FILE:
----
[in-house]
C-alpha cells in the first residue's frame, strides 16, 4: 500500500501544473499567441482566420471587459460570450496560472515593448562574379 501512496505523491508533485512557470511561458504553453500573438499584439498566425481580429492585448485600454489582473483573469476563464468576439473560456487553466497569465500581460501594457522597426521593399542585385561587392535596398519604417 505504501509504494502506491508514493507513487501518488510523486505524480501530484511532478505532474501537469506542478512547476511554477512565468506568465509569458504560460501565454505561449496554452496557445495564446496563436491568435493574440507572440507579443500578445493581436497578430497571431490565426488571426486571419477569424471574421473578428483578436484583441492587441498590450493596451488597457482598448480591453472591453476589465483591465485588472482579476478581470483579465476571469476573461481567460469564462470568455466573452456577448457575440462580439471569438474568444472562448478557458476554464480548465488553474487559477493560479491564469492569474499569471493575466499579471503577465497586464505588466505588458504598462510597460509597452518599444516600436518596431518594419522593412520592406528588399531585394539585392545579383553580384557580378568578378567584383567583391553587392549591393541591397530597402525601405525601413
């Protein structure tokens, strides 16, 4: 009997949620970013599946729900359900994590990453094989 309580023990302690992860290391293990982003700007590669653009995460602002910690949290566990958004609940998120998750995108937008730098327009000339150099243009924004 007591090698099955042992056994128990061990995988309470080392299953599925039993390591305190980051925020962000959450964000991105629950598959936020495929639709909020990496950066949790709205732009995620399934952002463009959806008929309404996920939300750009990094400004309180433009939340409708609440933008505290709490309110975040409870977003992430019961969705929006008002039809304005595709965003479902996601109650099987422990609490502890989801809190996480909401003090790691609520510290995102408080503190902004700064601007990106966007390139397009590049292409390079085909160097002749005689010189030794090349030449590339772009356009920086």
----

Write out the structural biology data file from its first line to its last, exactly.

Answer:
[in-house]
C-alpha cells in the first residue's frame, strides 16, 4: 500500500501544473499567441482566420471587459460570450496560472515593448562574379 501512496505523491508533485512557470511561458504553453500573438499584439498566425481580429492585448485600454489582473483573469476563464468576439473560456487553466497569465500581460501594457522597426521593399542585385561587392535596398519604417 505504501509504494502506491508514493507513487501518488510523486505524480501530484511532478505532474501537469506542478512547476511554477512565468506568465509569458504560460501565454505561449496554452496557445495564446496563436491568435493574440507572440507579443500578445493581436497578430497571431490565426488571426486571419477569424471574421473578428483578436484583441492587441498590450493596451488597457482598448480591453472591453476589465483591465485588472482579476478581470483579465476571469476573461481567460469564462470568455466573452456577448457575440462580439471569438474568444472562448478557458476554464480548465488553474487559477493560479491564469492569474499569471493575466499579471503577465497586464505588466505588458504598462510597460509597452518599444516600436518596431518594419522593412520592406528588399531585394539585392545579383553580384557580378568578378567584383567583391553587392549591393541591397530597402525601405525601413
């Protein structure tokens, strides 16, 4: 009997949620970013599946729900359900994590990453094989 309580023990302690992860290391293990982003700007590669653009995460602002910690949290566990958004609940998120998750995108937008730098327009000339150099243009924004 007591090698099955042992056994128990061990995988309470080392299953599925039993390591305190980051925020962000959450964000991105629950598959936020495929639709909020990496950066949790709205732009995620399934952002463009959806008929309404996920939300750009990094400004309180433009939340409708609440933008505290709490309110975040409870977003992430019961969705929006008002039809304005595709965003479902996601109650099987422990609490502890989801809190996480909401003090790691609520510290995102408080503190902004700064601007990106966007390139397009590049292409390079085909160097002749005689010189030794090349030449590339772009356009920086």